Don't Tase My Brain, Bro

The electrical weapons prevent people from thinking clearly, raising concerns about Miranda warnings, a new study argues.
Author:
Publish date:
Social count:
0
The electrical weapons prevent people from thinking clearly, raising concerns about Miranda warnings, a new study argues.
(Photo: Christopher Furlong/Getty Images)

(Photo: Christopher Furlong/Getty Images)

When you're arrested by police and they read you your Miranda rights, you have two main options: You can keep quiet and demand a lawyer, or you can waive your rights and agree to speak to police without a lawyer present. Now, researchers argue that an increasingly common police tactic, the use of Tasers and similar devices during arrests, might invalidate many Miranda waivers—basically, because those devices temporarily fry your brain.

The Supreme Court's decision in Miranda v. Arizona established both the right to have a lawyer present during interrogations as well as the ability to waive that particular right—but to be valid, the waiver had to be made knowingly, intelligently, and voluntarily. Subsequently, those conditions were refined to require "full awareness of both the nature of the right being abandoned and the consequences of the decision to abandon it."

The use of Tasers during arrests might invalidate many Miranda waivers—because those devices temporarily fry your brain.

The question is, could a Taser interfere with a person's awareness enough to invalidate a Miranda waiver? It's not an entirely crazy question—after all, psychiatrists sometimes still use electric currents to treat major depression, and while the currents involved are much higher, the risks include confusion and memory problems. Yet no one's sure whether being shot by a police officer with a Taser might have similar, if less severe, effects.

Hoping to find some answers, criminologists Robert Kane and Michael White did the obvious experiment: They brought 142 people into a lab, gave them some cognitive function tests, Tased 73 of them, and then performed some more cognitive tests. The tests were relatively simple—things like recalling a list of words, repeating a list of numbers back to the researchers, or simple connect-the-dots tasks. Participants took each test an hour before being shot, and again shortly after, then an hour later, a day later, and a week later. To simulate the effects of resisting arrest, about half of the Tased group and 30 of the others spent 30 seconds pummeling a punching bag.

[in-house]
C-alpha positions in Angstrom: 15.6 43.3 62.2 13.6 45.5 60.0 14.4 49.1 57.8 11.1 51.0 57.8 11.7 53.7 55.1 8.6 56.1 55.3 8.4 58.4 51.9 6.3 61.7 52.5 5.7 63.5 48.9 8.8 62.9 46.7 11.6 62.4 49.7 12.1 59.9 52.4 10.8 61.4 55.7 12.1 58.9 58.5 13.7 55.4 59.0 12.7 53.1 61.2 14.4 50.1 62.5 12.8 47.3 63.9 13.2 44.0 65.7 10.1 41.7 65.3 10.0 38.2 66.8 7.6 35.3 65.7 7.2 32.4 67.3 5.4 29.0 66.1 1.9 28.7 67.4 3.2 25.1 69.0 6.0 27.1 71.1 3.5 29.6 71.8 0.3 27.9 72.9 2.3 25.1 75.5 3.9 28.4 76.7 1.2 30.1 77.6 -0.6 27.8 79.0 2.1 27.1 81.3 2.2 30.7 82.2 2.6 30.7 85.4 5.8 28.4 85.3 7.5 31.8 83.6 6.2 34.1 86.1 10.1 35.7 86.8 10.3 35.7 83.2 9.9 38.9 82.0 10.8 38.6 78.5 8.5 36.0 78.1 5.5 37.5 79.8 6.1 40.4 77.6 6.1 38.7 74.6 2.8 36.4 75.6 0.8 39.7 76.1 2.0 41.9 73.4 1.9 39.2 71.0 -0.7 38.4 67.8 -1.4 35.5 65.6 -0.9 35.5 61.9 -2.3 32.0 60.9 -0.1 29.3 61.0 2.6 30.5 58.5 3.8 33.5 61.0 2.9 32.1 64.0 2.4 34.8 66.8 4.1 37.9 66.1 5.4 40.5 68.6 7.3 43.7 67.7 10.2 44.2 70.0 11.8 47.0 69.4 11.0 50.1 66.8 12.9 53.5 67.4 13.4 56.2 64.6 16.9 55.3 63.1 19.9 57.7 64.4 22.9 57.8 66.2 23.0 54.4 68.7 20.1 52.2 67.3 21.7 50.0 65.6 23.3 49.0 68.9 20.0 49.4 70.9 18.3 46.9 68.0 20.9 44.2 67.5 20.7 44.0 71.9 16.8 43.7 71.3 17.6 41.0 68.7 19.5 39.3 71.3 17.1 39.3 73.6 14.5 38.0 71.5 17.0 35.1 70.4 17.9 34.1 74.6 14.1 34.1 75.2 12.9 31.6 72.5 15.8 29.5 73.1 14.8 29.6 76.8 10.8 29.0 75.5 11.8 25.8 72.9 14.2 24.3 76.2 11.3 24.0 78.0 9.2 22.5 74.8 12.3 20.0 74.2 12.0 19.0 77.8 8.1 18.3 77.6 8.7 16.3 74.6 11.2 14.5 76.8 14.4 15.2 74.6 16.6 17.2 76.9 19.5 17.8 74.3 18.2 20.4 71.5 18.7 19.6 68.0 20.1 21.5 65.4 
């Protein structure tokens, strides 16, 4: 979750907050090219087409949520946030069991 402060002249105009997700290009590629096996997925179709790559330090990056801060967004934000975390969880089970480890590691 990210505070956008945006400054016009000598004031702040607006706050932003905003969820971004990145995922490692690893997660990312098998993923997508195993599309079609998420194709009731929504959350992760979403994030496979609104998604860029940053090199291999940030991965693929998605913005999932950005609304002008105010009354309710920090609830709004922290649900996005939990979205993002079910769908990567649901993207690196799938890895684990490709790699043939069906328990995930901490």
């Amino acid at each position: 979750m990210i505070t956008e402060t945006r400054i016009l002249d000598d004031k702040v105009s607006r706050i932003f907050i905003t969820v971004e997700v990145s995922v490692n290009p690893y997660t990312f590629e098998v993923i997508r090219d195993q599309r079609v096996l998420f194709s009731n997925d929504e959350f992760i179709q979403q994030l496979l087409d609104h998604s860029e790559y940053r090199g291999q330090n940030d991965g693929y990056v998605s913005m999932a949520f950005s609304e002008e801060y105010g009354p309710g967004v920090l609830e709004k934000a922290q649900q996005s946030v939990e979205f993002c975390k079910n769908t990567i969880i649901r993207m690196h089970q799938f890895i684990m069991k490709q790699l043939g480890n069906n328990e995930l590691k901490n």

Getting shot with a Taser, Kane and White found, didn't hurt one's ability to think for perhaps an hour after, with one extremely important exception: Right after being shot with a Taser, participants could remember only about 85 percent as many words as they could on the pre-test. Participants also reported feeling more confused, anxious, and overwhelmed right after being Tased, though other aspects of their cognitive abilities were not affected. Word recall and the other factors mostly recovered after an hour and, with the exception of anxiety, fully recovered after a day.

Still, Kane and White point out, you don't get Miranda warnings an hour or a day after being arrested—at least, you're not supposed to—suggesting the use of Tasers could lead to invalid Miranda waivers. Worse, to the extent that Tasers inhibit arrestees' ability to understand the consequences of waiving their rights, it could also make them susceptible to suggestibility, raising the unnerving possibility that even innocent people could make incriminating statements to police, Kane and White write.

line-break.jpg

Quick Studies is an award-winning series that sheds light on new research and discoveries that change the way we look at the world.

Related